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Inline weights

Mark Swaby

Senior Member
#2
I use running leads most of the time,one lead and usually a back lead, plus a 2ft hooklength.And it works for me, on barbel. It does not often work with chub ,and some of them are 7lb plus in some of the rivers i fish. If i start to get jaggy chub type bites and dropped takes i will try a couple of swan shots on a link.last week i got a few barbel pulls(a single solid pull, then dropped) on the swan shot rig,so after 2, i changed to an inline and short hooklength again 2 donks,no fish.Back to the lead plus back lead and long hooklength,two pull rounds and two good fish.I tend to change,what i am doing if its not converting bites to hooked fish,i do not change if its working.Hope this makes sense.I think it comes down to understanding you are missing chances,and then doing something about it.
 
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#3
Not too sure that there are any huge advantages in using an inline lead for barbel Peter. The perceived wisdom regarding inlines was that as the link left the lead in the rather unique way it does, then as the fish moved off with the bait/hook in it's mouth, there was a more direct contact with the weight of the lead when the link straightened, resulting in a more successful self hooking ratio. In my opinion, that effect is marginal at best.

There are several ways of setting inlines up, which obviously alters the way they perform. If you are using the type of rubber/plastic insert that allows you to pull the swivel firmly into the central bore in the nose of the lead, producing a virtually fixed lead, then you do of course have a bolt setup....and a short link (2" to 8") will then pretty well insure self hooking.

If you use the type of bore liner that leaves the swivel loose in that larger end bore, then you supposedly have a running rig situation. In my experience, the friction caused by that long bore means that in reality, it is still pretty much a 3' twitch type bolt rig :D Come to that, in situations where there is any noticeable chod on the bottom, then very few rigs of any sort are genuine free running rigs...certainly not guaranteed to run on each occasion. I have modified and adapted quality lined single leg rod rings (8/10mm dia) to use as running rig rings...and STILL had them bunging up and refusing to run occasionally, when used on choddy bottoms (though admittedly that was lake fishing).

One thing to be very careful about when using inlines (particularly heavy versions) is to do with the fact that the hook link exits the lead at centre front. Like any streamlined lead, inlines dive nose first straight towards the bottom as they hit the water...and in shallow or even moderately shallow water a hard bottom (such as gravel) can result in a hard contact. Because the link is wrapped around that nose end on impact...then obviously it can do some serious damage to that link. Admittedly, that is much more noticeable on a long cast, because of the increased speed the lead is traveling at on entry....but worth a thought whatever! The point is, you can set things up to achieve that same bolt style effect with any type of lead you wish to use, so there are safer ways of achieving that.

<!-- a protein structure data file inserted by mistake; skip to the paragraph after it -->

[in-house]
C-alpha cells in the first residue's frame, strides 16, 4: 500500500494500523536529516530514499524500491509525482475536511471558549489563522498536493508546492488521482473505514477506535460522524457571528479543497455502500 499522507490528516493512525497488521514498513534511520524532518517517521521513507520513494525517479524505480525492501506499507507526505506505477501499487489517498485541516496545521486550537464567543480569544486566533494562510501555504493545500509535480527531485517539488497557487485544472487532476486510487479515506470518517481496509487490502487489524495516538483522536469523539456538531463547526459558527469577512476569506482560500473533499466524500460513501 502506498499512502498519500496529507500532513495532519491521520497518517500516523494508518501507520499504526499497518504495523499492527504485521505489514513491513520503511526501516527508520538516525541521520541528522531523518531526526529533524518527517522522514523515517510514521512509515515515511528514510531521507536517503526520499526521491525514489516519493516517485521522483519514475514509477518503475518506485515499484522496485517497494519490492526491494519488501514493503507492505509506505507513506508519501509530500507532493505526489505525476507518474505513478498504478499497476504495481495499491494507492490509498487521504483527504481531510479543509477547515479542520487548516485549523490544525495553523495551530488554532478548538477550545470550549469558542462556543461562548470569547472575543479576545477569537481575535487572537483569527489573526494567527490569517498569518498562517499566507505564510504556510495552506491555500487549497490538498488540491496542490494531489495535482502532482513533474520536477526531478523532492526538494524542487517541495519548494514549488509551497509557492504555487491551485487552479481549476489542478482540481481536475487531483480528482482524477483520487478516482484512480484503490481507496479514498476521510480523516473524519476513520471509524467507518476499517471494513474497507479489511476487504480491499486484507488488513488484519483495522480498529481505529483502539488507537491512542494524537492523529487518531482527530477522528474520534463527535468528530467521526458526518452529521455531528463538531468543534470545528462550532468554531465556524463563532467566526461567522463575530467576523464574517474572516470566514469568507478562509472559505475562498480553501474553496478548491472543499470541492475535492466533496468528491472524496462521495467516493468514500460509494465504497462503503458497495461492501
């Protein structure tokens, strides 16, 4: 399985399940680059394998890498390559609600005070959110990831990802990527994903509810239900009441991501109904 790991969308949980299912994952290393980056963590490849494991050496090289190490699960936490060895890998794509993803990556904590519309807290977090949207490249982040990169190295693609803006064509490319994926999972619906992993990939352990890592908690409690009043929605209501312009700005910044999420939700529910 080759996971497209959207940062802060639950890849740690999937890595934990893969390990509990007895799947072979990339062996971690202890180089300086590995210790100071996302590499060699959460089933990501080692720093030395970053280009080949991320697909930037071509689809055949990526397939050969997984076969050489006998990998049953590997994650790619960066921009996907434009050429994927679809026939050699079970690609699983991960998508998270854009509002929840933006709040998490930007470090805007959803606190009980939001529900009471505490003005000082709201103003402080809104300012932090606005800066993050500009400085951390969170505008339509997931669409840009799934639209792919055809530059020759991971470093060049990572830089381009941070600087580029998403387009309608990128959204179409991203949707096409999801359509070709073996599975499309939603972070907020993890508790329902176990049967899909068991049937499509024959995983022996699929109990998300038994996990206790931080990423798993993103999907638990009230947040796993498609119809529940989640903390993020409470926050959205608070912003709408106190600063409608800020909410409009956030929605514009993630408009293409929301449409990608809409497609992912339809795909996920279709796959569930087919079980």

Give it a try, see what you think.

Cheers, Dave.
 
#5
Whilst i nearly always use a running rig i will occasionally use an inline lead with a Korda hooklink clip which enables me to detach my hook length , which i put bait on and then use a bait needle to thread my hooklink through a my PVA stocking.
 
#7
Personally i dont like inline leads for barbel and much prefer a run ring with a conventional lead for safety, yes before anyone does start you can still get your hooklink caught around an inline lead:)
oops please excuse the uppercase but too lazy to retype the post lol
 

David Hall

Senior Member
#8
Personally i dont like inline leads for barbel and much prefer a run ring with a conventional lead for safety, yes before anyone does start you can still get your hooklink caught around an inline lead:)
oops please excuse the uppercase but too lazy to retype the post lol
Agree John, I'm not keen even for carp fishing.
 
#9
I use heavy inline leads almost exclusively for any carp/ barbel fishing over a clean hard bottom. ;)

The rig I use I have seen written about by Jan Porter and also I think Martin Bowler.

Take an inline lead and push out and discard the hard plastic insert, thread the lead onto the line/ leader and follow it with a soft tail rubber which I push over the hooklink swivel. The inline lead fits over the tail ribber and what that gives you is a bolt rig that becomes free running when the fish shakes its head. 100% safe as well. (Occasionally you need to insert a pair of scissors into the lead and give them a twist to ensure a snug fit on the tail rubber.

As for inline leads damaging the hooklink I have never experienced this. That said i never cast out without a PVA bag and feather it down.

Try them.....IMO they are far superior to a lead clip or running rig over a hard bottom.
 
#10
Guy i have used plenty of em when carp/tench fishing over the past 40 years but personally dont like using em in a river mate, thats purely my own preference:)
 
#11
I've never tried the inline method but I'm thinking of having a go with it. I've tied this up ,does anyone think I've over complicated things or is it looking about right. Cheers folks